One of the last days of our road trip was spent in Nashville, Tennessee, and boy, did we have a great time. We rolled into Nashville from Gatlinburg around noon and headed straight for the Grand Ole Opry House to get tickets to the show. It was hot and muggy but we were glad to get out of the car and wander around a bit. It didn’t take us very long to secure tickets and a hotel room for the night. Once we got all the boring, technical stuff out of the way we moseyed on downtown to pay tribute to some of the biggest stars of music history at the Country Music Hall of Fame.
Looking at the roots of country music was such an experience. I took tons of pictures of different artist names and songs so I could put together a playlist to accompany this historic stop. What better way to talk about Music City than with music? I was intending to only do one playlist but as I began to chip away at the task at hand, I realized that one singular playlist maybe was not going to cut it. I had to split it into two. Everyone who knows me knows I am a diehard Swifty, so I have a hard time not including her in the playlists. But there isn’t anything I can do about her taking her music off of Spotify. Speaking of Taylor Swift (like I usually am), it was amazing to see some of the pieces of hers they had on display. I just about died when I saw the lyrics to Tim McGraw scrawled on a piece of notebook paper and the sparkling guitar from her first tour brought back memories of my first summers of CountryFest and Jam. I did more than just drool over Taylor, I promise. I tried to look at the artists I didn’t know as much about to diversify my country music knowledge. I really, really enjoyed the Bob Dylan exhibit: Dylan, Cash, and The Nashville Cats. It was amazing to see the influence that Dylan and Cash had on Nashville, they brought in a lot of people to Music City. I had no idea they were so influential in this scene. That particular exhibit is where I drew a lot of the songs for what was supposed to be the first half of the Country Music Hall of Fame playlist. It turned into this playlist. I personally believe that Cash and Dylan are a dream team and I wish I had more than just “Girl from the North Country” to prove it. But I’ve always had a soft spot for Johnny Cash, so maybe I’m biased.
The Country Music Hall of Fame is home to many talents, both new and old. I’m so happy I got to explore it even though country music isn’t necessarily the first station I check on my way to work. To represent this lovely experience, I made a playlist. I know, I know. You’re all thinking ‘Lauren, cool it with the playlists, this is why it takes you seven years to talk about one day’. If you are thinking that you are absolutely right, it is why I took so long but I thought it would enhance the reader experience.
You might also believe that my musical experience peaked at the Hall of Fame, but that’s not how Music City works! After the Hall of Fame we went to the mall so I could find a sequel to The Girl With the Dragon Tattoo. Unfortunately, the mall did not have a bookstore or electricity! Okay, so parts of it had electricity but it made it hard to purchase food (they could only take cash). I still haven’t gotten that book.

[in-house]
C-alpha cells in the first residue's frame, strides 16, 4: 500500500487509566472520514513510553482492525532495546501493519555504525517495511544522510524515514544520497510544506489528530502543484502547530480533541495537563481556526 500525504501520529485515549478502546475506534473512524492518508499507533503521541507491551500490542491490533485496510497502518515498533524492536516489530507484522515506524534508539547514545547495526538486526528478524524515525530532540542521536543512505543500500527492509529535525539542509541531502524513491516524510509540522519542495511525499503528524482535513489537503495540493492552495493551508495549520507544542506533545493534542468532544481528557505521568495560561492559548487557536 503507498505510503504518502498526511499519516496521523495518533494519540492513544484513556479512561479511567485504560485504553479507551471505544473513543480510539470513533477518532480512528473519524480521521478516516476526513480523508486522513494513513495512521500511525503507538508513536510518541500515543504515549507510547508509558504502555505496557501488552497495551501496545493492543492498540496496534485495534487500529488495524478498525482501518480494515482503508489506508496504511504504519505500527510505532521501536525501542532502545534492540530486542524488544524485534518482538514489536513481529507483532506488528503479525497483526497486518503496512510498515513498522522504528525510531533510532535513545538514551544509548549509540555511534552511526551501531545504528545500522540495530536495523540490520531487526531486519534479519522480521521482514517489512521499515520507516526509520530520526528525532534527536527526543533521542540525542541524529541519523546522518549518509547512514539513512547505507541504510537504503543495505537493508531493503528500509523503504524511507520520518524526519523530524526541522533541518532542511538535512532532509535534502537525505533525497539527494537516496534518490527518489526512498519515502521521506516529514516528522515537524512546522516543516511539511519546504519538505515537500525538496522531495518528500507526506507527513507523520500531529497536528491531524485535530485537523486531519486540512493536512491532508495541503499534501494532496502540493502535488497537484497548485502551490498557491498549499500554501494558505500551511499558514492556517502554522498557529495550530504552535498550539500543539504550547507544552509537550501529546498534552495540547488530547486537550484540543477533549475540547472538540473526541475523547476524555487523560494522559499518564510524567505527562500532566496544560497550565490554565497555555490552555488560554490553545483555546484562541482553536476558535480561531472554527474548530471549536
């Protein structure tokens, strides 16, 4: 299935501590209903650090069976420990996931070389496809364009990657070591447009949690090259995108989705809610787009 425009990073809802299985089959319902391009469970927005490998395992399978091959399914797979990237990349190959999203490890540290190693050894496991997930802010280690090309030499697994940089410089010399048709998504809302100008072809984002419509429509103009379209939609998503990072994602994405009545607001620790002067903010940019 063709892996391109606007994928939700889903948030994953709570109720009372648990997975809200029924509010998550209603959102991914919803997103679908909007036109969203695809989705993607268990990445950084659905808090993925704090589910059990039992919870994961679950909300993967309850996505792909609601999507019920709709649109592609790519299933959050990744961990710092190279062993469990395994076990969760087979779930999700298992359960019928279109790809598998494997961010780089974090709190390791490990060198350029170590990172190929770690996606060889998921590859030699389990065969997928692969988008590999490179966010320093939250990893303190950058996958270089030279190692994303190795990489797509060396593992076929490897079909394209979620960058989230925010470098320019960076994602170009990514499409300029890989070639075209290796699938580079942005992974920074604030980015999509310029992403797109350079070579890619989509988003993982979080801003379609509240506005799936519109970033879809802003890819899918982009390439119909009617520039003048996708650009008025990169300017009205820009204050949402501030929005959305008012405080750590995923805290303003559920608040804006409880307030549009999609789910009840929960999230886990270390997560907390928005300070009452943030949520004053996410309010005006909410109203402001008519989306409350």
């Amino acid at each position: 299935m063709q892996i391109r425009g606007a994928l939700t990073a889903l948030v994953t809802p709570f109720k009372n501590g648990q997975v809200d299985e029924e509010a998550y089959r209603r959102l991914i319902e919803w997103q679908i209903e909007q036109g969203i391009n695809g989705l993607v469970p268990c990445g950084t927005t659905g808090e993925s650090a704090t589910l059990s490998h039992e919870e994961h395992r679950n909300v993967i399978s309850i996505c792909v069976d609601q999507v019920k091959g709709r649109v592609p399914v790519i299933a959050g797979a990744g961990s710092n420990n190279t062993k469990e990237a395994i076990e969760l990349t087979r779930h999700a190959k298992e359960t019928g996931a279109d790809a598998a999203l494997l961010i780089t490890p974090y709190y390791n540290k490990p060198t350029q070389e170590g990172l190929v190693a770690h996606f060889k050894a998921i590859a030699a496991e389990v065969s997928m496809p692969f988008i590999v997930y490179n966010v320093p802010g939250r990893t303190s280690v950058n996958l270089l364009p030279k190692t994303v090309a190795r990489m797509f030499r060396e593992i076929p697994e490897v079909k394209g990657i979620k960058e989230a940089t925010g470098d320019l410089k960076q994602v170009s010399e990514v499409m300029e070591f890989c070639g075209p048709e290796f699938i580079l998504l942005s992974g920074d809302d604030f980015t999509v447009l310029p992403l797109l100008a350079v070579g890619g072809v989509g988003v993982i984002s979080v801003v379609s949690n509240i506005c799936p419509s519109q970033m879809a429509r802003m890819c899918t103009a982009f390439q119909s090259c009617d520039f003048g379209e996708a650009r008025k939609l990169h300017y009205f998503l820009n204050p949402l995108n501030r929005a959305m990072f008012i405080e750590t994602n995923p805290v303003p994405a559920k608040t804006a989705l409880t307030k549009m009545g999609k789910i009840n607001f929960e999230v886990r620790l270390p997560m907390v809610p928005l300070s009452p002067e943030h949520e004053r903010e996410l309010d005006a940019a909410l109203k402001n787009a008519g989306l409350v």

After that we rolled on over to The Grand Ole Opry House where I was more than pleasantly surprised with the show. Going in, I didn’t recognize a whole lot of the names and I wasn’t sure sure how long it would take to get through all those artists on the line-up but the Opry has quite the system. It was three songs per artist with an announcer and a couple miscellaneous activities to break it up. It was an excellent show with some very engaging acts. My absolute favorite was Flatt Lonesome, a lovely bluegrass band. I tweeted at them (and everyone else at the Opry) but that wasn’t the end of Flatt Lonesome for my night. Another amazing act was Drew Baldridge, who played at CountryFest the same day we returned. Baldridge was making his Opry debut that Wednesday night and for his final song on stage he covered a personal favorite by Josh Turner. What do you know, Josh Turner himself walked right on stage to sing with him. I was amazed. After the show wrapped up and we were headed out the door, Mr. Baldridge himself was right behind us. He shook my grandparents’ hands! It was crazytown.
Even though it was late, our night didn’t end there. Grandpa and I were hungry after the Opry because we had become accustomed to have to search for hours after a regular meal time because we can never find a restaurant. Our initial choice was Bob Evan’s, but that was closed, and thank goodness it was. We turned our attention to The Cracker Barrel. After I ordered corn and sweet potatoes, Grandpa returned from the restroom and pointed out the table on the other side of the restaurant. It was the band. In that moment I knew what I had to do. I went out to the car to retrieve the program and a pen, then went right up to their table and asked Flatt Lonesome if they would autograph it for me. They were super sweet and very funny. They claimed the only thing they have ever been asked to sign was a speeding ticket. Between their catchy tunes and pleasant attitudes, I was very happy to try and find another venue to see them at and I’m already looking forward to seeing them in East Troy in the fall. If you want to check out their music, my grandpa really likes “You’re the One”.
All in all, I had an amazing time in Tennessee. I am happy that I was able to make these memories with my grandparents. It was an experience I will never forget.